When It Comes to Netflix’s $8 Billion Budget, Showtime Says Bigger Isn’t Necessarily Better

Premium network won’t outspend rivals but says it can still thrive in Peak TV era

David Nevins said Showtime's direct-to-consumer streaming service now has more than 2 million subscribers.
Eric Charbonneau/Showtime

Just five years after launching House of Cards, Netflix has turned into the Big Bad Wolf in the eyes of many networks, intent on steamrolling everything in sight with an original programming budget of up to $8 billion this year.

But Showtime Networks president and CEO David Nevins said his company has what it takes to hold its own with the streaming service and other premium competitors—what he called “our deep-pocketed friends invading from the North”— and when it comes to programming budgets, bigger isn’t necessarily better.

“As long as you are adapting your business, your business model, to all the new ways that people want to consume your product, you have every reason to feel optimistic about your prospects [in the era of Peak TV],” Nevins told reporters at the Television Critics Association’s winter press tour. “This is a fantastic time to be working in television if you’re well positioned for its challenges. And Showtime is extremely well positioned.”

Nevins’ formula for how Showtime holds its own against Netflix: “Attract top talent, produce more shows, expand our subs from cord holders and cord [cutters] alike. Lather. Reinvest. Repeat.”

And the network will do that without $8 billion at its disposal this year.

“We’ve never had the deepest pockets compared to some of our competitors, but anyone who thinks that the person who spends the most money is guaranteed the success. I will refer to the New York Yankees,” said Gary Levine, president of programming. “We have the money when we need it, but we are also smart and shrewd at where we spend it, and how we spend it, and use every means at our disposal to attract the talent we want to have come to our network at Showtime.”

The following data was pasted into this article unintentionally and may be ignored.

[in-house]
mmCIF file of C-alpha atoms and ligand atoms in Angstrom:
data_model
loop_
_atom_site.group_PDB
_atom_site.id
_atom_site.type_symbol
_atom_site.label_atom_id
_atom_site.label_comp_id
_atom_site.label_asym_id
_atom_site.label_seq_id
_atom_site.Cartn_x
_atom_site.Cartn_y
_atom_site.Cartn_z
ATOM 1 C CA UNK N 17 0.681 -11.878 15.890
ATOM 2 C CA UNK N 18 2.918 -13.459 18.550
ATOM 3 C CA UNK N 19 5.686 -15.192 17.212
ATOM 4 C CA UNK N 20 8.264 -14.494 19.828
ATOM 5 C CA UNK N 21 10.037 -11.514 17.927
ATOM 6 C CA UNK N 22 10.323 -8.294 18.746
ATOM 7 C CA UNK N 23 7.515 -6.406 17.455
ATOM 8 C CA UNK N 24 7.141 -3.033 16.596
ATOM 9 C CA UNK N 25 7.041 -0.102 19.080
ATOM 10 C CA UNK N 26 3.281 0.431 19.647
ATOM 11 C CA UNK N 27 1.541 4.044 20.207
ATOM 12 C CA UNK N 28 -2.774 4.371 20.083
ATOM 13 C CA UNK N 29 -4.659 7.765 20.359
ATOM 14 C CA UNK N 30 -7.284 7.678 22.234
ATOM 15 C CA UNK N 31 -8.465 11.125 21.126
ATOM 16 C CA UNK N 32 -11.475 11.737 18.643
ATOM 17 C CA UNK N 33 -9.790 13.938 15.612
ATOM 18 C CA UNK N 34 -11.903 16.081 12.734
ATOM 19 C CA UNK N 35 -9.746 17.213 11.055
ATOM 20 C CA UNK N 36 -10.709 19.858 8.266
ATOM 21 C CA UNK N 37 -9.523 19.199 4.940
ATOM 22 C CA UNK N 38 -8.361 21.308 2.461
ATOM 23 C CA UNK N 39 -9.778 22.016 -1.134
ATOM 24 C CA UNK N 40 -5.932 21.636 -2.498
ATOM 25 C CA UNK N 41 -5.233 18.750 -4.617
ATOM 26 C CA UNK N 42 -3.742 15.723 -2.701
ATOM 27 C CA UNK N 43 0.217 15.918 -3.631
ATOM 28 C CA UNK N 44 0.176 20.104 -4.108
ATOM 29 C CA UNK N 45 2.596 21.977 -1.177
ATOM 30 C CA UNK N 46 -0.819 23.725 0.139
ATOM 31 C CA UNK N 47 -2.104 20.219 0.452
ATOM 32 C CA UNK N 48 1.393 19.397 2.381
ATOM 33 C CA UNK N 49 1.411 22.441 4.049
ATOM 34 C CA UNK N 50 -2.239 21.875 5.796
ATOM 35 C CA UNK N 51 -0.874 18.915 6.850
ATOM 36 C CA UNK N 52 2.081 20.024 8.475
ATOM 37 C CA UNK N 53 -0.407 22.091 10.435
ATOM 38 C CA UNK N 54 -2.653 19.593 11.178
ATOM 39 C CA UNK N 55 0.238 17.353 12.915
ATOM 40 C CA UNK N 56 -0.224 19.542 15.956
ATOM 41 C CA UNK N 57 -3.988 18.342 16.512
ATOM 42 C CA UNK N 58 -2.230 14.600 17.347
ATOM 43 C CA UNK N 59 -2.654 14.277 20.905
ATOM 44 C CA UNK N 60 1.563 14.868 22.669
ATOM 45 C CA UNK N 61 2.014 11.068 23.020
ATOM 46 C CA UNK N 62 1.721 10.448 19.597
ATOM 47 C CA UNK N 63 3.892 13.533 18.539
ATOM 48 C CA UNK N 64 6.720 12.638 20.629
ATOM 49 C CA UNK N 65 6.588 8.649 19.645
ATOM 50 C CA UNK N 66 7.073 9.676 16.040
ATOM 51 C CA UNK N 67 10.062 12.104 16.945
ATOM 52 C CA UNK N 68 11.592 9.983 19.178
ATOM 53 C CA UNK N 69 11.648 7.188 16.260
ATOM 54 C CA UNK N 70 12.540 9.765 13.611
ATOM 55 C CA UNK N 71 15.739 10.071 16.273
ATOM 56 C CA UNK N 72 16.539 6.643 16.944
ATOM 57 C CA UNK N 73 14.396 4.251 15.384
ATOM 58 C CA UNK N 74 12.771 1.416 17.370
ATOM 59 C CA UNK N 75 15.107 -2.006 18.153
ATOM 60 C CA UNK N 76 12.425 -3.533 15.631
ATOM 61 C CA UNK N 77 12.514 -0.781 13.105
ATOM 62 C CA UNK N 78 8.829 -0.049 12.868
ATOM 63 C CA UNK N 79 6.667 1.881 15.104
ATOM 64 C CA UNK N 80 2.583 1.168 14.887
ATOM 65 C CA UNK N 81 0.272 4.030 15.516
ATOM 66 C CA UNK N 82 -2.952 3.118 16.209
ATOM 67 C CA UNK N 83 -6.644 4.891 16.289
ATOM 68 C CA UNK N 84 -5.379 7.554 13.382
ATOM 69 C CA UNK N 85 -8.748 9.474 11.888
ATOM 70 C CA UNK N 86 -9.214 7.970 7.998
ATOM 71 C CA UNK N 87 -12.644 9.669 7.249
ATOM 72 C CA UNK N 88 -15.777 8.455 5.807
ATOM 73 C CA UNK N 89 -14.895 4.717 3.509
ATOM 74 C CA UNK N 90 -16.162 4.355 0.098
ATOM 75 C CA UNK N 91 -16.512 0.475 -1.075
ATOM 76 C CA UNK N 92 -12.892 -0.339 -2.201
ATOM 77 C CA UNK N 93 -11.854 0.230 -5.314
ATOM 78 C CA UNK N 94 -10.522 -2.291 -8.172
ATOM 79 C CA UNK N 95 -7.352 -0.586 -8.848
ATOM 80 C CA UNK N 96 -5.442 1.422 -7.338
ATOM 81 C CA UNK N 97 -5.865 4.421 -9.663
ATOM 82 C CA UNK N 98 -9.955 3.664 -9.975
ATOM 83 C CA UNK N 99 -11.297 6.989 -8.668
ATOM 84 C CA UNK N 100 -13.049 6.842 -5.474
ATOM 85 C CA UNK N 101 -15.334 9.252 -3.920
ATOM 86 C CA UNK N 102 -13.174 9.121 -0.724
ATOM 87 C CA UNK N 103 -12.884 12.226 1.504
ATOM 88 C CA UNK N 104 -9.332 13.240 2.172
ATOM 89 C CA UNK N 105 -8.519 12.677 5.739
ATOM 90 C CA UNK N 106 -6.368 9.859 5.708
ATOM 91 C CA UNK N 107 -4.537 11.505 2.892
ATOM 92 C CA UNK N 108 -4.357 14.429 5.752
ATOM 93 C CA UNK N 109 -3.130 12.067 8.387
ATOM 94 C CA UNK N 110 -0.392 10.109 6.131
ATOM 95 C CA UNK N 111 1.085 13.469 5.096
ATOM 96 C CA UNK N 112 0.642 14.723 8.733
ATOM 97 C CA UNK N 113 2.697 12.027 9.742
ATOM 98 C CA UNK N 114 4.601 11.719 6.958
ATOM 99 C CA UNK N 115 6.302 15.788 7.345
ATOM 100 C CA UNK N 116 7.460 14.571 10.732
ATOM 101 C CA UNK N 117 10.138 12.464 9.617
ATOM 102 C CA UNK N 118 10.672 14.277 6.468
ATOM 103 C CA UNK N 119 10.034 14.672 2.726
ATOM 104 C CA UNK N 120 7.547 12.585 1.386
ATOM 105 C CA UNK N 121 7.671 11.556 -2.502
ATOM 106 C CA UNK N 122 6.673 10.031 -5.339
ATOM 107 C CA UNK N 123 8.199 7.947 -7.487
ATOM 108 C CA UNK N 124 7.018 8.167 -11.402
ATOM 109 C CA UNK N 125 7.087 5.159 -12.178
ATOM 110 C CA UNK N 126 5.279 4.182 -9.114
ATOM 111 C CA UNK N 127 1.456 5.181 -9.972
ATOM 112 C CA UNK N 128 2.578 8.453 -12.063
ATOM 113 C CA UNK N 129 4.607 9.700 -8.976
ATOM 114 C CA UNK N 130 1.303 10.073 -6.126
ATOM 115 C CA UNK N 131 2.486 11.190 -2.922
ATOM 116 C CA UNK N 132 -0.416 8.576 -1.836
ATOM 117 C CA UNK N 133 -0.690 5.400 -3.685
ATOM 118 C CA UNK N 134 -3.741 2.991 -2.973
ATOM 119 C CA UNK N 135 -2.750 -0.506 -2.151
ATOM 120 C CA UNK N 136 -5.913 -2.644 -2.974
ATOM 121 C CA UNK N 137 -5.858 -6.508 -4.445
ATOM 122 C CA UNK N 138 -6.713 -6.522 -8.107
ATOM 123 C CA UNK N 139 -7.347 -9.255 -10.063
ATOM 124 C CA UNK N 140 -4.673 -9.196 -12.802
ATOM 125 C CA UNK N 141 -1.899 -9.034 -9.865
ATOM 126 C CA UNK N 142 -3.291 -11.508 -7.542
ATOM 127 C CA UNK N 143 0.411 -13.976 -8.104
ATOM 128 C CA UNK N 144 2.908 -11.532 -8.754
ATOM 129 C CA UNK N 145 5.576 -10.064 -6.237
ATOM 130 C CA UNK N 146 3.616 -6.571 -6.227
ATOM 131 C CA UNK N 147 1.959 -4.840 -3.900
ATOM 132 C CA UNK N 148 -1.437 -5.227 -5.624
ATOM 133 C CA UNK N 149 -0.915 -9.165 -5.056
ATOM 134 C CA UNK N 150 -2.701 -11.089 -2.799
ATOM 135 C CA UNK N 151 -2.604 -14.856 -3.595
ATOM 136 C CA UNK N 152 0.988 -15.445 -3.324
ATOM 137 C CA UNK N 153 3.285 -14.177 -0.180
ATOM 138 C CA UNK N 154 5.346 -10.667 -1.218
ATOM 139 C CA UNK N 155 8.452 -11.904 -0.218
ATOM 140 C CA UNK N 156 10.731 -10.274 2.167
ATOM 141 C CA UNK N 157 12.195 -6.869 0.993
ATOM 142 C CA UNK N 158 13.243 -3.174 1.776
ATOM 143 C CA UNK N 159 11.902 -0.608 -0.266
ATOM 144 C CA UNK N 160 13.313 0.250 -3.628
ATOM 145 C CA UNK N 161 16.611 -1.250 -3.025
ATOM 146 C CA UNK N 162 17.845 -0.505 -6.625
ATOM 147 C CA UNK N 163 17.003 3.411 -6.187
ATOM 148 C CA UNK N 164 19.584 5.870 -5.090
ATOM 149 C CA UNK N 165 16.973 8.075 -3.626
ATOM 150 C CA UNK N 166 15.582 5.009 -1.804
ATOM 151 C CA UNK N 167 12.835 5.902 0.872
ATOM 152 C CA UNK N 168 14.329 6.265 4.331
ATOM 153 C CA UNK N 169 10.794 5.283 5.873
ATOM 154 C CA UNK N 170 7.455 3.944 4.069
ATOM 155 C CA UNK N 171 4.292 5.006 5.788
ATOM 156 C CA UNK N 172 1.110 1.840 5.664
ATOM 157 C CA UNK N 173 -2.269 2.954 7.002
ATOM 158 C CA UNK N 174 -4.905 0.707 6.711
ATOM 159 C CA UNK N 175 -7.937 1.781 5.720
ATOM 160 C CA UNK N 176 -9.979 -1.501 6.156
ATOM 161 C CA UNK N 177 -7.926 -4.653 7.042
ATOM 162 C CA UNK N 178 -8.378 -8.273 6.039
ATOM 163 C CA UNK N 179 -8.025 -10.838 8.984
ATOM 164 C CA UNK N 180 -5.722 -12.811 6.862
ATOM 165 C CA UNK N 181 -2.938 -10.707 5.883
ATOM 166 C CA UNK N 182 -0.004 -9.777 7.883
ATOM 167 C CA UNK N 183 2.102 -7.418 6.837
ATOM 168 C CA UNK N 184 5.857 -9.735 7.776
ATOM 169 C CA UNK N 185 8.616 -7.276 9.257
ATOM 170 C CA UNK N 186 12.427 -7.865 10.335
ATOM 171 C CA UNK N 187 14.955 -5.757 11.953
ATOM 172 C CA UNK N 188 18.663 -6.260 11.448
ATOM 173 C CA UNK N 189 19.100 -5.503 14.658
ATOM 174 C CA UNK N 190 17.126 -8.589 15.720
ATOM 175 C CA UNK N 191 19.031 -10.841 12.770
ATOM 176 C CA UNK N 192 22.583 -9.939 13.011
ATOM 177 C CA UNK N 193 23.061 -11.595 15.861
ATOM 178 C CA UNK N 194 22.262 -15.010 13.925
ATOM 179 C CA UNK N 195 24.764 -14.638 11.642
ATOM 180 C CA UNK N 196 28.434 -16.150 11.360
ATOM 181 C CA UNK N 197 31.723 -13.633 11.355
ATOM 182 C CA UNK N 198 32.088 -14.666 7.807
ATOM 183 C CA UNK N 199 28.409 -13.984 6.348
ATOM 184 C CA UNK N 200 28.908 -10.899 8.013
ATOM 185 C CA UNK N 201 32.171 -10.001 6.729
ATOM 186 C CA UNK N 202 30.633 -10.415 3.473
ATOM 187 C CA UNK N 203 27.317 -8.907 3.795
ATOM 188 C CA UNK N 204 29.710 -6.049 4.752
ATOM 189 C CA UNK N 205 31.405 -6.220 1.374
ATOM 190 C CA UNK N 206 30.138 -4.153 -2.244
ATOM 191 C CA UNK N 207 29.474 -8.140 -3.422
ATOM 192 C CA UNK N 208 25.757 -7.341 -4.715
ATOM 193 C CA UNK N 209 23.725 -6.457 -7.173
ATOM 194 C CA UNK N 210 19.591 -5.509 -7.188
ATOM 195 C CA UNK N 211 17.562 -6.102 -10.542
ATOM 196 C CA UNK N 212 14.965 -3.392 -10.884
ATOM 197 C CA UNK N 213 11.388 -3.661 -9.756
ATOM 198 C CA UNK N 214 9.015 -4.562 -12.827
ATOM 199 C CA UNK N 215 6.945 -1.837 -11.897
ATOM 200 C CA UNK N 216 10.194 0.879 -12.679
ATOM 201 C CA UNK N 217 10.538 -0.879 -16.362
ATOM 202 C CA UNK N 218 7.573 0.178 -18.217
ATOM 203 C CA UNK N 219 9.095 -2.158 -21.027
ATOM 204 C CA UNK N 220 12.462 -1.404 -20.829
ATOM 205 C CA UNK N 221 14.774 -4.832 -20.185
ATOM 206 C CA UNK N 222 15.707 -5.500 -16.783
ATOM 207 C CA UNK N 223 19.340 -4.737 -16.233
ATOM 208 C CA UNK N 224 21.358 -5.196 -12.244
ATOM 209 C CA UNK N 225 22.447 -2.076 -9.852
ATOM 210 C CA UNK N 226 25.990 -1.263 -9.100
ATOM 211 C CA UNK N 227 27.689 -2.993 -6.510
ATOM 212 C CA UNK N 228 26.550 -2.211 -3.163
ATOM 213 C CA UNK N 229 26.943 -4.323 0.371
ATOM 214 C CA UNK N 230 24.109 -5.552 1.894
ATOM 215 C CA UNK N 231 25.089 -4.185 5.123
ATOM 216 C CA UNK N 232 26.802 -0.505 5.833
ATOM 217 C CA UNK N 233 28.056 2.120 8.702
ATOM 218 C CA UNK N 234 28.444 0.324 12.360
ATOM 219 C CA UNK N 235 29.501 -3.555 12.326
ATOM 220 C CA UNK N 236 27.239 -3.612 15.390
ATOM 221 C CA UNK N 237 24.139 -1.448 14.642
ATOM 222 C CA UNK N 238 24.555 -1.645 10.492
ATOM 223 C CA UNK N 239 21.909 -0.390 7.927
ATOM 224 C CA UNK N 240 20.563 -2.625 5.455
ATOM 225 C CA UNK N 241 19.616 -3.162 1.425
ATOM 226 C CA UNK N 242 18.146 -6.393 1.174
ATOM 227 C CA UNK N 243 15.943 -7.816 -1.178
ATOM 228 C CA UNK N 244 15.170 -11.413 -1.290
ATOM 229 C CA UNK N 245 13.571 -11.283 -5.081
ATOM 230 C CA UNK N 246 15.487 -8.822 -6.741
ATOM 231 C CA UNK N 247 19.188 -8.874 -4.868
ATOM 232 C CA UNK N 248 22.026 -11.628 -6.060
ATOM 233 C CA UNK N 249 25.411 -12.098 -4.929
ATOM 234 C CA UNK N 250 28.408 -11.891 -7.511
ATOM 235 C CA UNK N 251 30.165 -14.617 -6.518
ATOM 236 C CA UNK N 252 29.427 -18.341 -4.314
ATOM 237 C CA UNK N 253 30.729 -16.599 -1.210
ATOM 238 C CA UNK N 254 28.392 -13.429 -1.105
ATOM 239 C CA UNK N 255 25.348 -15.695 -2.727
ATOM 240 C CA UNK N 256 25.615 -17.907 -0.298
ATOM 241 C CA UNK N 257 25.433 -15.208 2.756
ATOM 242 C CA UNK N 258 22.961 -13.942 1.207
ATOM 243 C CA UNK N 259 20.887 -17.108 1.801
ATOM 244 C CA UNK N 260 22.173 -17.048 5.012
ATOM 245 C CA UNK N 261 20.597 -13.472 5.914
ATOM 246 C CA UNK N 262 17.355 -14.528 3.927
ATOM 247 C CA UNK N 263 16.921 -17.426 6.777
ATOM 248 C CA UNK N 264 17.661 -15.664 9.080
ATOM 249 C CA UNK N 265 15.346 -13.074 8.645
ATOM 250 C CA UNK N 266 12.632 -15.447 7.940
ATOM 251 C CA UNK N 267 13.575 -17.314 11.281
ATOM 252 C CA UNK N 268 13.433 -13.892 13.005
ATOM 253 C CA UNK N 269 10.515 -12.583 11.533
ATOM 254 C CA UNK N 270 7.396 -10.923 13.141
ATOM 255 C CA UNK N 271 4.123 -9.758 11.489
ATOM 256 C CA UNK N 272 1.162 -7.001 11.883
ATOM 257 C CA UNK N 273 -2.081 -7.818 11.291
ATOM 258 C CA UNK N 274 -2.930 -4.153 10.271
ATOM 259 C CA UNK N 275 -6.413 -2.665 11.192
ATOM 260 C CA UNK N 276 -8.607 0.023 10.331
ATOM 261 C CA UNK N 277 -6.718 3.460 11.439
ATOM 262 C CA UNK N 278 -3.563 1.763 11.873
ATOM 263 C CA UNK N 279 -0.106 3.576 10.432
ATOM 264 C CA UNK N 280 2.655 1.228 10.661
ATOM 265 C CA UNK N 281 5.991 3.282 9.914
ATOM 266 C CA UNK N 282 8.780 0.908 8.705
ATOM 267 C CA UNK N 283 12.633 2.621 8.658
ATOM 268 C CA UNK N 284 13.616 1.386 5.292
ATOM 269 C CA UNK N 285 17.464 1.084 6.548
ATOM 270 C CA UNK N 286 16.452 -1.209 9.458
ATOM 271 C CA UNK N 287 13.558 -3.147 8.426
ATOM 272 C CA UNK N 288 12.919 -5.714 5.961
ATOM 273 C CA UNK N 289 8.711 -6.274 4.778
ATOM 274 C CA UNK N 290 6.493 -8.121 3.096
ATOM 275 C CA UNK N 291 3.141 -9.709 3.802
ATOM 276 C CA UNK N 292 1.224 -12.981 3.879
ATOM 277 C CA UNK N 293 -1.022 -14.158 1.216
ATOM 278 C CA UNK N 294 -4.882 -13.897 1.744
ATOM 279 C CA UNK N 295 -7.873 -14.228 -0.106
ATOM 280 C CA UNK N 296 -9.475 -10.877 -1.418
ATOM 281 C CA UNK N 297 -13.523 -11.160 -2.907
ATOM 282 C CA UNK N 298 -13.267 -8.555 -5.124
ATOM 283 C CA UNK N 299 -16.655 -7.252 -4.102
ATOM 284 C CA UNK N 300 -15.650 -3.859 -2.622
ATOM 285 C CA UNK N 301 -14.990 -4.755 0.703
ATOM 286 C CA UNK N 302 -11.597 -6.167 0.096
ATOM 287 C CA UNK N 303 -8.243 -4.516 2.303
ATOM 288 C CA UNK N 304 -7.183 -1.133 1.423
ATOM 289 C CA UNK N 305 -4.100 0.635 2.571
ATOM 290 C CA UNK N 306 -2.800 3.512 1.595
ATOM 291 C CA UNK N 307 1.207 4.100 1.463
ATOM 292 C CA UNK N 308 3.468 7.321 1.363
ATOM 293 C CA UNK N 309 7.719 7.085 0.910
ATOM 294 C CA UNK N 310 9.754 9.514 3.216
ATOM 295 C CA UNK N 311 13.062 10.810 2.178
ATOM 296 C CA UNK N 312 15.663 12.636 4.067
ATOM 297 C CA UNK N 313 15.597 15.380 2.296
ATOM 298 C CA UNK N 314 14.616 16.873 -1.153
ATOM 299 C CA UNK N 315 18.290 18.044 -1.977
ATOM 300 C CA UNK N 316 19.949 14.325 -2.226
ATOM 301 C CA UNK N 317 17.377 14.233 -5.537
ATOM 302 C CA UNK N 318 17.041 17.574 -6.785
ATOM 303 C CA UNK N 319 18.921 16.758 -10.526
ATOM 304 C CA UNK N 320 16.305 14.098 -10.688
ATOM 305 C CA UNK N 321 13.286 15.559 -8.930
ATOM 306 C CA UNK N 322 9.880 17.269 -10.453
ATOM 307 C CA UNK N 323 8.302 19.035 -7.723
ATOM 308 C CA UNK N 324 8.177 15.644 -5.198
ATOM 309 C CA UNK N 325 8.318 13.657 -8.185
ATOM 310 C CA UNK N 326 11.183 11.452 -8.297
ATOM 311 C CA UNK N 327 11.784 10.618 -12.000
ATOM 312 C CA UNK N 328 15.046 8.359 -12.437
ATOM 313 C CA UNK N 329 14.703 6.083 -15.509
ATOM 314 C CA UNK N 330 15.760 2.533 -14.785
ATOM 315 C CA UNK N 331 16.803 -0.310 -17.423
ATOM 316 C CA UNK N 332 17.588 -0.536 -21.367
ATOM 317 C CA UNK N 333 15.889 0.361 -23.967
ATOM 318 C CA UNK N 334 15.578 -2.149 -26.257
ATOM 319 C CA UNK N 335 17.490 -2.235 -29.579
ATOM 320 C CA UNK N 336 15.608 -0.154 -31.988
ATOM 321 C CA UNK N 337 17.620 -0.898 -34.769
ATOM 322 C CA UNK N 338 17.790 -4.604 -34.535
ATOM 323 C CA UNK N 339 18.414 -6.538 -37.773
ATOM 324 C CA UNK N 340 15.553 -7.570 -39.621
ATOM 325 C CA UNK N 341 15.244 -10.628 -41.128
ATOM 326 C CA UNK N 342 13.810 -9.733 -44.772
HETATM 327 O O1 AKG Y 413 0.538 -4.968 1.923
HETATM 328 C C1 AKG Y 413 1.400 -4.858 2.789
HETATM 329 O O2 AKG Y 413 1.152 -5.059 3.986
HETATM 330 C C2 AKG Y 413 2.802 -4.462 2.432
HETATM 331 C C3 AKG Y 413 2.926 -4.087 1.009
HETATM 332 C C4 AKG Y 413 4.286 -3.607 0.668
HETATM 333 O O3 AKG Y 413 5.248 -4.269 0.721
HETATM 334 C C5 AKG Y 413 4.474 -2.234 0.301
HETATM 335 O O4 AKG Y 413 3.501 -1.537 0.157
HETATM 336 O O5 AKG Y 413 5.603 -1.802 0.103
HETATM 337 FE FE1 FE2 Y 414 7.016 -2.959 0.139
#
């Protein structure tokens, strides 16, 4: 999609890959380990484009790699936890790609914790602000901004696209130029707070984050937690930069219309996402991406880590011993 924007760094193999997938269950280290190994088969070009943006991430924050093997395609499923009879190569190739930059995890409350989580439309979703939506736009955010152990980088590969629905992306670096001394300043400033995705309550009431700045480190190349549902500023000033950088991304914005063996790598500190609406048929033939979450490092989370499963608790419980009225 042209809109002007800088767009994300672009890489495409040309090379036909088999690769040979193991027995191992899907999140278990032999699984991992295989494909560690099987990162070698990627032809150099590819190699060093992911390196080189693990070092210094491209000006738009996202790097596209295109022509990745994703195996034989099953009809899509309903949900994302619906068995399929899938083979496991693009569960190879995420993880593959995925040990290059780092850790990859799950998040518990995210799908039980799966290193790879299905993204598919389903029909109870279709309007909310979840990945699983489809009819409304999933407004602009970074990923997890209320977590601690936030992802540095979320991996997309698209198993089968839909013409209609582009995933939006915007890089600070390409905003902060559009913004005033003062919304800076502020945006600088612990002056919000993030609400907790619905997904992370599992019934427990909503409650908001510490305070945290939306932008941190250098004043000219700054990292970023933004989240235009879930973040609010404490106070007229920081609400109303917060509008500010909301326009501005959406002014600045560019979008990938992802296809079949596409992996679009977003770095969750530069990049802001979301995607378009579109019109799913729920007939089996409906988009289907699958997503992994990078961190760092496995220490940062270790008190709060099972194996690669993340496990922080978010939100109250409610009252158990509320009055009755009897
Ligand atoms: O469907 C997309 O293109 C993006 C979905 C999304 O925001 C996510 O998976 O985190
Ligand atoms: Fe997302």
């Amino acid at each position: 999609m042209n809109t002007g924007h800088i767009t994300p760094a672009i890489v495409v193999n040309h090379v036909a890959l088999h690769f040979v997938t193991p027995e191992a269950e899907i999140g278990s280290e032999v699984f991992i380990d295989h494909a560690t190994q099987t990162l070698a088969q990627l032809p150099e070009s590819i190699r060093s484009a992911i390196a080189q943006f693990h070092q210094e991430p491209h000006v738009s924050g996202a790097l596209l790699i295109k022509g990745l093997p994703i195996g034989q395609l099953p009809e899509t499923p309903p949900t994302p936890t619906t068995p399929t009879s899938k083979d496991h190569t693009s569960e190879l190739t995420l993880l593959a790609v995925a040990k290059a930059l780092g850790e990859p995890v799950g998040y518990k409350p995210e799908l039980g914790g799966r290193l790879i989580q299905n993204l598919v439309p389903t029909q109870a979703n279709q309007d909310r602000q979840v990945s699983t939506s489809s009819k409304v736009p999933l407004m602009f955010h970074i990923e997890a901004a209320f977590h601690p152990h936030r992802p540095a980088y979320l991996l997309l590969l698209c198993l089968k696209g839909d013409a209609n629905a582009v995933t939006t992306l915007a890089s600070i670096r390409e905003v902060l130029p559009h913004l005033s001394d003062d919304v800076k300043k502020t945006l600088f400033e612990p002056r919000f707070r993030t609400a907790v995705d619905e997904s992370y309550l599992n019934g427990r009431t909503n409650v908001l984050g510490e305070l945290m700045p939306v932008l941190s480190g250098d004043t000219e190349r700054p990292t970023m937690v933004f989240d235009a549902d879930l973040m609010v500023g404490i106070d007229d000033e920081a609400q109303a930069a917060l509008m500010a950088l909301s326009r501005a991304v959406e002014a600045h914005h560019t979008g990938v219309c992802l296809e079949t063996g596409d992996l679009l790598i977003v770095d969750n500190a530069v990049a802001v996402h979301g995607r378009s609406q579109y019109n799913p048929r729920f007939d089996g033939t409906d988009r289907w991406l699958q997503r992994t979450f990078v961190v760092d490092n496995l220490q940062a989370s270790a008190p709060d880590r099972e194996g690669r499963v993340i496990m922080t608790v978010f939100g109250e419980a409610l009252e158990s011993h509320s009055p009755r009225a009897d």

Showtime has had no problems doing that, working with big names like David Lynch (who revived Twin Peaks last year), Jim Carrey (who will star in the upcoming sitcom Kidding), Ben Stiller (who is directing the limited series Escape at Dannemora, airing later this year) and Benedict Cumberbatch (who’s starring in the limited series Patrick Melrose, set to premiere this spring).

While Showtime’s programming budget isn’t in Netflix’s ballpark, Nevins said he’s spending more than he did a few years ago. “But we are also maintaining our margins. We are spending more money because we are generating more revenue,” he said.

The network is making more money in part because of the success of its direct-to-consumer streaming subscription service, which Nevins said now has more than 2 million subscribers. To keep subscribers continually interested, the network staggers its premieres so a new show premieres every month. That strategy will continue in 2018 with new drama The Chi (Jan. 7), Stephen Colbert’s animated series Our Cartoon President (available to stream on Jan. 28, ahead of a Feb. 11 linear debut), Homeland (Feb. 11), Billions (March 25), I’m Dying Up Here (May 6) and The Affair (June 17).

At the same time, Showtime will be airing several documentaries, including the Trump-focused The Circus, which returns April 15, with new host Alex Wagner replacing Mark Halperin, who was fired after multiple sexual harassment allegations surfaced against him in October. On May 27, it will air The Fourth Estate, a four-part documentary series from Liz Garbus, who was embedded with The New York Times during its first year covering Donald Trump’s presidency.

Nevins said he wasn’t aware of the allegations against Halperin until the journalist called him shortly before they broke. Halperin was “an old friend, and so that was very difficult to be blindsided like that. Once it became clear, we decided very quickly it was best that the show go on without him,” said Nevins, who added that the network had already been in talks with Wagner about joining The Circus prior to Halperin’s dismissal.

Recommended articles